Aristotle argued that the most effective and stable form of government was one with a mixture of democratic and oligarchic features. He argued that each of the ideal typical forms of constitution—tyranny, oligarchy, and democracy—had inbuilt weaknesses that predisposed it to dysfunction and crisis. Of the three, he seems to have believed that democracy was the best, but there remained a need for various kinds of elite guidance. The objective of studying Aristotle’s Politics should not, of course, be to merely learn his teaching and insist on its correctness—any more than this ought to be the case with Plato. Rather, it offers an excellent preparation for the analytical and critical study of modern history, social theory, and political ideology.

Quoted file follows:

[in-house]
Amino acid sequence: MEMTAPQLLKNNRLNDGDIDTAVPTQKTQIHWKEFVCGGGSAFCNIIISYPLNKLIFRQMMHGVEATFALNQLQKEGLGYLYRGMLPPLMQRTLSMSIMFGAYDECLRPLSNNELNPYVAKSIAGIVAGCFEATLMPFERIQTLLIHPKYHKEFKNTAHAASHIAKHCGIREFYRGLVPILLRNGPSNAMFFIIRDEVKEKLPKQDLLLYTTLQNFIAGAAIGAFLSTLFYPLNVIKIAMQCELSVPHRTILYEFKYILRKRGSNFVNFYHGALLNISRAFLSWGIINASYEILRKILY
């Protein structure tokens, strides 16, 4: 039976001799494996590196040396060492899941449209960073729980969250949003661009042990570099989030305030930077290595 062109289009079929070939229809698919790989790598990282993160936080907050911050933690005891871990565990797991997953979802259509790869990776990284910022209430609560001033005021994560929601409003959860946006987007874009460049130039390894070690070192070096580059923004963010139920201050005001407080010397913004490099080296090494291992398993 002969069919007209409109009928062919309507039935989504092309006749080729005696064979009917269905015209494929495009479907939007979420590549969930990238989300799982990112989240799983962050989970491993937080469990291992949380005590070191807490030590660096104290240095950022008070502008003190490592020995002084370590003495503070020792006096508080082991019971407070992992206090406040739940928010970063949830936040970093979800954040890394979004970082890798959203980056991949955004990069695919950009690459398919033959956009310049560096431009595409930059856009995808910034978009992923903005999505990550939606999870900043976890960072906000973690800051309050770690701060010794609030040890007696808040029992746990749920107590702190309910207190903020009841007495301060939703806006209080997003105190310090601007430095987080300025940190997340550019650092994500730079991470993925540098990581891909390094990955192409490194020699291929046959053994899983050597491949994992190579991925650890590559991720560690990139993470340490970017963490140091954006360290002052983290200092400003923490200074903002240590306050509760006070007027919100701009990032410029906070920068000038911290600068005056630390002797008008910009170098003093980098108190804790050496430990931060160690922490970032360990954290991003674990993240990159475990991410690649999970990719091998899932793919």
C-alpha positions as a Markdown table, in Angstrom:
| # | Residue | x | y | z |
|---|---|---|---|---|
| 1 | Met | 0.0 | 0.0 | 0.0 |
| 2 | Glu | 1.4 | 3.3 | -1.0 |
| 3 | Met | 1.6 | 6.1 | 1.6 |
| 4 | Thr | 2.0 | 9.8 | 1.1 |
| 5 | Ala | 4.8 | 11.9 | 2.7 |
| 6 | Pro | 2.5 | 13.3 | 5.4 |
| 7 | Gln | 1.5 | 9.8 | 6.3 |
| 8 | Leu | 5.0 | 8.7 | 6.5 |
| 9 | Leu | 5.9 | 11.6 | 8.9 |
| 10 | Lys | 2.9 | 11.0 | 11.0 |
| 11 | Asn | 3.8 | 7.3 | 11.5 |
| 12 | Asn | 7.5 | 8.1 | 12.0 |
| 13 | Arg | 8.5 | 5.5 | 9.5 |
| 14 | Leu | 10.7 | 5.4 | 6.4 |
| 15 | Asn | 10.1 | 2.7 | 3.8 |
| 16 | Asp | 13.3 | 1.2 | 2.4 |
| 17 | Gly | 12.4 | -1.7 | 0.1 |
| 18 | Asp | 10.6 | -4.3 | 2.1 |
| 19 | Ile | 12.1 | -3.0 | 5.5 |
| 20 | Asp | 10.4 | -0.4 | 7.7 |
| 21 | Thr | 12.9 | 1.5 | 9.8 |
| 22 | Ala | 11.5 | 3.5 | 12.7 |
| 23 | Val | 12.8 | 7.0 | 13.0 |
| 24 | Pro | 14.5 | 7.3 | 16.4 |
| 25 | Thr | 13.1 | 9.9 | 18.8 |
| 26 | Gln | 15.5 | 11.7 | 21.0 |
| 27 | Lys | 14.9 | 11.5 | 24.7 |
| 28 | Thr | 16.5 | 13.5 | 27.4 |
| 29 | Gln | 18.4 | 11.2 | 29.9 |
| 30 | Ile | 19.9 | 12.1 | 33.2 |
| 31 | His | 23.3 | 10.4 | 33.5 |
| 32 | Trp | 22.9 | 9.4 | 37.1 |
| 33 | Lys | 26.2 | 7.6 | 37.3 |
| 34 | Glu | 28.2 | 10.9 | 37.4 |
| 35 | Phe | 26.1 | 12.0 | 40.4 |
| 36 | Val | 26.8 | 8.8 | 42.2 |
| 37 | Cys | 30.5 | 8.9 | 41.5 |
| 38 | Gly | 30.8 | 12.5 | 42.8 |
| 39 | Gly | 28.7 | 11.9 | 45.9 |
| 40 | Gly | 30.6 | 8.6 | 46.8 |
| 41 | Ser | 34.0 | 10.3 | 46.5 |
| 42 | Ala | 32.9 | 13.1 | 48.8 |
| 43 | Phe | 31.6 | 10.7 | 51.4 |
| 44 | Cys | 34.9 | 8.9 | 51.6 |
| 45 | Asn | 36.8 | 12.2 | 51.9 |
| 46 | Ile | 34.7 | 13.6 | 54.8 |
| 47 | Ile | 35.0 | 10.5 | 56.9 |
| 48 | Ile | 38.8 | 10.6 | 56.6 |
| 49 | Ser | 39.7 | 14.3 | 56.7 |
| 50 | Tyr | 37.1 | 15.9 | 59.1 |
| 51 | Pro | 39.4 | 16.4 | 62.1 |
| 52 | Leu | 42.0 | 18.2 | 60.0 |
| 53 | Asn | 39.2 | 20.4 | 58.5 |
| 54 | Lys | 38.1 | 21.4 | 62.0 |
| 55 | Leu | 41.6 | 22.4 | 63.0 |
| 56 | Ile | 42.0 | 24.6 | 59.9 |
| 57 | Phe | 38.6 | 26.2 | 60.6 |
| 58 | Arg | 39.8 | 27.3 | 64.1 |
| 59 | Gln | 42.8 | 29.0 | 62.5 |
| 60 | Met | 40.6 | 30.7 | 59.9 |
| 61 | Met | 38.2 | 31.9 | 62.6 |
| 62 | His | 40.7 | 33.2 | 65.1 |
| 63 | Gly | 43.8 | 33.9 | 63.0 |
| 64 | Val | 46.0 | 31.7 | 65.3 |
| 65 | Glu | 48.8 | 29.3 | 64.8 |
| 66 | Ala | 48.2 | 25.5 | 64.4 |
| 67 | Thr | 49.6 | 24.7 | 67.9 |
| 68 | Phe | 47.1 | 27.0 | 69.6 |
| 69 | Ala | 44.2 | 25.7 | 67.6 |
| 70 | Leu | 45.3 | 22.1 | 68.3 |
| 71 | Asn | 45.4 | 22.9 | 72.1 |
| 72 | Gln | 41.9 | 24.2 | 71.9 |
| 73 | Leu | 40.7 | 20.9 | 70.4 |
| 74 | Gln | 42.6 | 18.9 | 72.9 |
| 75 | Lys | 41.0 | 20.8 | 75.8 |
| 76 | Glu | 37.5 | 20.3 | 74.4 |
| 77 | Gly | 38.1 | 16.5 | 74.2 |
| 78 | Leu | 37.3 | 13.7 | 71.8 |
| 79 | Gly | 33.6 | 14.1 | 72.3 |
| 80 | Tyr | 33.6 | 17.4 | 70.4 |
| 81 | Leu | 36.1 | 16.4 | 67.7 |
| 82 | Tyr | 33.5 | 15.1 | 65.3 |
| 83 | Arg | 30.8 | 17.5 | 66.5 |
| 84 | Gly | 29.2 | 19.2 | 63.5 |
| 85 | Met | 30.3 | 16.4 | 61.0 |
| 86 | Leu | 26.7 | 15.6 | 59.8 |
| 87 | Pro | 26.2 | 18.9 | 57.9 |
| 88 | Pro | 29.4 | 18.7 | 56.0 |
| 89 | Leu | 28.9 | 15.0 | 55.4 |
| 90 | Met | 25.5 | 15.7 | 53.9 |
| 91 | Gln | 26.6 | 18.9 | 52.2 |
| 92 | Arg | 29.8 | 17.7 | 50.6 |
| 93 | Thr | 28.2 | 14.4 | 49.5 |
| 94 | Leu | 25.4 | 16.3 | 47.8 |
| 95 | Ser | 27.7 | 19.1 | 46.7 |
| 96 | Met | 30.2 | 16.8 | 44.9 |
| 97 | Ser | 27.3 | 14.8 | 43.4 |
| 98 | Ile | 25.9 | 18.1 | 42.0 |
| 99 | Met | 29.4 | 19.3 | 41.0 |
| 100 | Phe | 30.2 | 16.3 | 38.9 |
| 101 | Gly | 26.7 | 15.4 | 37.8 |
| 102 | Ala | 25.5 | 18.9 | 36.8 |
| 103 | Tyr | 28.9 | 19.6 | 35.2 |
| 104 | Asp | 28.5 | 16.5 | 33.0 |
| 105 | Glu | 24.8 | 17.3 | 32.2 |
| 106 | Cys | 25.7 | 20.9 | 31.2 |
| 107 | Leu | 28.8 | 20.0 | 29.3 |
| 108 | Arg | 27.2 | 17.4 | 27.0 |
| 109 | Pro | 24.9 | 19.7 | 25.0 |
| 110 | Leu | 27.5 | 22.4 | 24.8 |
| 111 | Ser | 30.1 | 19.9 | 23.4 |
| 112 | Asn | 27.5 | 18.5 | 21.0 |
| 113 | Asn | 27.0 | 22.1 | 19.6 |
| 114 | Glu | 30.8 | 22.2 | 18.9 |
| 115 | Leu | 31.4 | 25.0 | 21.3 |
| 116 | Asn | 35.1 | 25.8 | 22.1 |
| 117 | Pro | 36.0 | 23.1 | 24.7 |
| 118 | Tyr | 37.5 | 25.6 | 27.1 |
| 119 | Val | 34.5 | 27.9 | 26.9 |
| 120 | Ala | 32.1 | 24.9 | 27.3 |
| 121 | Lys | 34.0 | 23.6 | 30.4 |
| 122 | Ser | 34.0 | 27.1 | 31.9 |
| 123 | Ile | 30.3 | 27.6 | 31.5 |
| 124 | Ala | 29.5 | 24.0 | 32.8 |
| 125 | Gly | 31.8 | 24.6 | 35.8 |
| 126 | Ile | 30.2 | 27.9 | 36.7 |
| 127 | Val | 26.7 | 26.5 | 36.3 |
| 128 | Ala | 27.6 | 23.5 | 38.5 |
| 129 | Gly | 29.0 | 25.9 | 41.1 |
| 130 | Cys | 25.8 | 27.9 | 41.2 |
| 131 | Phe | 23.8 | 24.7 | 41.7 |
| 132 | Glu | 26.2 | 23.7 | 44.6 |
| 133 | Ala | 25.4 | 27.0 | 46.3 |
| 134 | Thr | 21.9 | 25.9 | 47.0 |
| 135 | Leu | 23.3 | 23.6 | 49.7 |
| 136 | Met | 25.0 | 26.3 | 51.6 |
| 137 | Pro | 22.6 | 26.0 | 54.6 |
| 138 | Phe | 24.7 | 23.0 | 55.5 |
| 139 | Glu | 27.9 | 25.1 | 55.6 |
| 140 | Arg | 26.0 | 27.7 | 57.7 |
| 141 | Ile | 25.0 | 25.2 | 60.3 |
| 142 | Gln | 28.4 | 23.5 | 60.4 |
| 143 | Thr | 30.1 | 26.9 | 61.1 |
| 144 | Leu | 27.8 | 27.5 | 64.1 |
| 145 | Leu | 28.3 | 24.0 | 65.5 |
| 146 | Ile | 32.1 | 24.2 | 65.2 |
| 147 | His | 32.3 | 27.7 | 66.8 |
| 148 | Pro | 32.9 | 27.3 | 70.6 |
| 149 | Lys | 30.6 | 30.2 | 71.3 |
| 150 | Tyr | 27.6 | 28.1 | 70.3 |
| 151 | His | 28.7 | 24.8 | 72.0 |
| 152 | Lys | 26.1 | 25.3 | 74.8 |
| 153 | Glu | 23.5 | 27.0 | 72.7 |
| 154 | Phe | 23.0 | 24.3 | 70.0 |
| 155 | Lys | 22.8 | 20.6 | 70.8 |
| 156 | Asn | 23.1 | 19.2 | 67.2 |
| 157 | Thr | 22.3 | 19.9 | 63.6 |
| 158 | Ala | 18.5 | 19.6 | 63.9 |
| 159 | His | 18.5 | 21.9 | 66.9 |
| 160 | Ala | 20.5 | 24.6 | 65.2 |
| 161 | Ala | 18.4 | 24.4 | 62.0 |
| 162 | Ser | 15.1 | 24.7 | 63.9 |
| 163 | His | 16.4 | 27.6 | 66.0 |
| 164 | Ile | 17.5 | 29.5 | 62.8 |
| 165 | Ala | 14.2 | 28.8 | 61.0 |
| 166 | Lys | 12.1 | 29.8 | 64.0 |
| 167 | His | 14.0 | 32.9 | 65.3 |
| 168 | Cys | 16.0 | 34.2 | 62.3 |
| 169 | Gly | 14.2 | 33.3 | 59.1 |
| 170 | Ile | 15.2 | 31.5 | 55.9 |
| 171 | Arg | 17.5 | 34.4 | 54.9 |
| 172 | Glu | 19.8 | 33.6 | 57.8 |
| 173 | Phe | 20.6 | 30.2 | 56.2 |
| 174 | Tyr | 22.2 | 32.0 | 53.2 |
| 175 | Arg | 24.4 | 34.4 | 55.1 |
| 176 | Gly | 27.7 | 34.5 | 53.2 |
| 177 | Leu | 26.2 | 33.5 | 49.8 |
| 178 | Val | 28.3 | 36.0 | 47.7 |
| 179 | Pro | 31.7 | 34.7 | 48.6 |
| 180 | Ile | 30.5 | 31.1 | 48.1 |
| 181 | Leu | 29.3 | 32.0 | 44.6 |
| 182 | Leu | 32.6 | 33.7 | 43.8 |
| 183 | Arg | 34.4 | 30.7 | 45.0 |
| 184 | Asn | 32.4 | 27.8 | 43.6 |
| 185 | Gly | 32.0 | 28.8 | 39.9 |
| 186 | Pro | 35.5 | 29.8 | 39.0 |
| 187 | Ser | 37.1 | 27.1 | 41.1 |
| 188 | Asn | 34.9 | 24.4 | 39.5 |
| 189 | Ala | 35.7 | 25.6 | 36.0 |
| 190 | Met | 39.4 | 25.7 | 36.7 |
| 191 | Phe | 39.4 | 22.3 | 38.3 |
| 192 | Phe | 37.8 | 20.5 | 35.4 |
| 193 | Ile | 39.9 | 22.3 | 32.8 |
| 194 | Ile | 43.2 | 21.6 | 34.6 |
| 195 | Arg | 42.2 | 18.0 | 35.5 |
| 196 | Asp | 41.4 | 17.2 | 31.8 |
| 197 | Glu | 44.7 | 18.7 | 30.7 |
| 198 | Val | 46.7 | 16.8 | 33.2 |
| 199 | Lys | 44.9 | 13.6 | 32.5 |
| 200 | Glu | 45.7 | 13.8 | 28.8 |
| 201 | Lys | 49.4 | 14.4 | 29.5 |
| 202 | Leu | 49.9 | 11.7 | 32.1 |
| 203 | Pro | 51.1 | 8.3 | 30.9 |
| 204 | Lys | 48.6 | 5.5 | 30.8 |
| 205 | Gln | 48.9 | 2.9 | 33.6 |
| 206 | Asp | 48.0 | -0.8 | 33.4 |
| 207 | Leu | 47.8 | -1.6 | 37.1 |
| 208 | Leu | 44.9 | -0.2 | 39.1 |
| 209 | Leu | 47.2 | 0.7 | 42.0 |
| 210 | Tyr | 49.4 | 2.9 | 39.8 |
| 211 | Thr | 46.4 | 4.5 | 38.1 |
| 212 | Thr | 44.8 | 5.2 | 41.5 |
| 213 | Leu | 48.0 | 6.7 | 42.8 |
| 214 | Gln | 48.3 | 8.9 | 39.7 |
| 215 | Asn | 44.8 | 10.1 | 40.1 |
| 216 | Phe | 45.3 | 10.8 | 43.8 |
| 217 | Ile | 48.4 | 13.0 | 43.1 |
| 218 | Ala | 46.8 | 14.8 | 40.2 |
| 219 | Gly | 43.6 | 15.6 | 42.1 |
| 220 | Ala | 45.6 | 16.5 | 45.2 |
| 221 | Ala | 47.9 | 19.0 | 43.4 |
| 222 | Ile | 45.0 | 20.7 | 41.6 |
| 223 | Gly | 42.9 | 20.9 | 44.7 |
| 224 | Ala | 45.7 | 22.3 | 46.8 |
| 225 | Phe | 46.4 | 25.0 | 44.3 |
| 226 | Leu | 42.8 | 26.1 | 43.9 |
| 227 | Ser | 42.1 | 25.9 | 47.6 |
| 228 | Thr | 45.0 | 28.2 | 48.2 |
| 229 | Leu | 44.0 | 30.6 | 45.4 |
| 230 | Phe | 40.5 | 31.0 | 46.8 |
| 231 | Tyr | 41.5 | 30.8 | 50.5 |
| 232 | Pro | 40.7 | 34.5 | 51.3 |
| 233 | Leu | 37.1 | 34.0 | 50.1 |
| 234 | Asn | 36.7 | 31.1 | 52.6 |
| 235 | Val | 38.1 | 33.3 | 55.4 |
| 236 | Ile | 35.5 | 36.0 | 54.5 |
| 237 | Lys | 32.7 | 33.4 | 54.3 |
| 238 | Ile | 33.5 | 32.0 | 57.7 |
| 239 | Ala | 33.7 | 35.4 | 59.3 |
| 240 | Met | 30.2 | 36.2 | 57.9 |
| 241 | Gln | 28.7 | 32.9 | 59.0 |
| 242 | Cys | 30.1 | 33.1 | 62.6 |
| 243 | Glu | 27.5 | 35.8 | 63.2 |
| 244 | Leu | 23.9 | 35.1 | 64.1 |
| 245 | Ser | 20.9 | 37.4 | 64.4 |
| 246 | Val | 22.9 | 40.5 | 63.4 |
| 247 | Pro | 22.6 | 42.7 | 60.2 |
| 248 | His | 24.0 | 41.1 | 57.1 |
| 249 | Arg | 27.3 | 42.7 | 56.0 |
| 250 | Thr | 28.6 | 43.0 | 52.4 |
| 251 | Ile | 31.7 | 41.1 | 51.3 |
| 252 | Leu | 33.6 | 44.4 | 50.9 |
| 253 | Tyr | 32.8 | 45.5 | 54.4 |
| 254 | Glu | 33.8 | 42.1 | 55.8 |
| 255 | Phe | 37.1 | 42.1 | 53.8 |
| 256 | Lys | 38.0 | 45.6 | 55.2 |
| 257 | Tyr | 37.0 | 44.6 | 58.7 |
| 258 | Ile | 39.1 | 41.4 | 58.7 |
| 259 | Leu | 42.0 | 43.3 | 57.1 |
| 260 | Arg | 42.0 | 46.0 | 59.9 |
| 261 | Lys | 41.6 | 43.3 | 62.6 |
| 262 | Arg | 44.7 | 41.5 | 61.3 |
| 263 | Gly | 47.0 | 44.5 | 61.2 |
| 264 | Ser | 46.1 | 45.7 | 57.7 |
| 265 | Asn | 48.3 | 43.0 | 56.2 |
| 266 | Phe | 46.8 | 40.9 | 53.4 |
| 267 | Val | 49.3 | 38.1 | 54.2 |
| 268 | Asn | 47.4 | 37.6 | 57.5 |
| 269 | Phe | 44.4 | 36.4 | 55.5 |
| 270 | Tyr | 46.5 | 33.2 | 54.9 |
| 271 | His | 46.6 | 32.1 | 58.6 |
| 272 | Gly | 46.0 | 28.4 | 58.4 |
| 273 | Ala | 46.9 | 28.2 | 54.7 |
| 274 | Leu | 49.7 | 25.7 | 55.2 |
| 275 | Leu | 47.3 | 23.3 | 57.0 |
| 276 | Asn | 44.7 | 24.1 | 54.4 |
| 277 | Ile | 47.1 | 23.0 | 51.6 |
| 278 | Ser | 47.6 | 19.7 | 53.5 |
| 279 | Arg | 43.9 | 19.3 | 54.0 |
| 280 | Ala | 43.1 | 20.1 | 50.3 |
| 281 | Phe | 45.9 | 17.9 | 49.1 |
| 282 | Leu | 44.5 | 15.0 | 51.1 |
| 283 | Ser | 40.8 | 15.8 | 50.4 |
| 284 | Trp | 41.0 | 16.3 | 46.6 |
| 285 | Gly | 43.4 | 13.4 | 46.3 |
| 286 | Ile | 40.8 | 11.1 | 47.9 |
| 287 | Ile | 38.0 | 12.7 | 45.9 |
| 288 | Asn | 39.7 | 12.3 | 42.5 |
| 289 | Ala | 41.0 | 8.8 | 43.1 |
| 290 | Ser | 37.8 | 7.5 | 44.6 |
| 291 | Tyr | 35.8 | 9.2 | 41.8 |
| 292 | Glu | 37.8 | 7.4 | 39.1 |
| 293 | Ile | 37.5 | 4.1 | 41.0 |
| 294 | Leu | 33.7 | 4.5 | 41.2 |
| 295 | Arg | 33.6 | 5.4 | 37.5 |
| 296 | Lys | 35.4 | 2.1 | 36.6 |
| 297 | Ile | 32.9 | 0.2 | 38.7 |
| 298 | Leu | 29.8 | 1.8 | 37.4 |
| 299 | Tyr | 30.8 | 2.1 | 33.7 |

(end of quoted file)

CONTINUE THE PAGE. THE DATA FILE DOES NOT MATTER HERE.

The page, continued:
When Kevin Rudd gave his maiden speech in Federal parliament in November 1998, he began by asserting that “politics is about power”. It was a superficial and, in an important sense, pernicious statement. Politics, rather, is about the constraints on the exercise of power. This is particularly the case in a democratic state, or any state with a constitution worth the paper it is written on. In a totalitarian state—such as the China of Xi Jinping—there are no politics in this sense, because the constitution is not worth the paper it is written on. The arbitrary power of the Communist Party overrides it without let or hindrance.

Kevin Rudd delivering his misguided “politics is
about power” maiden speech on 11 November 1998.
Photo: Screenshot of YouTube video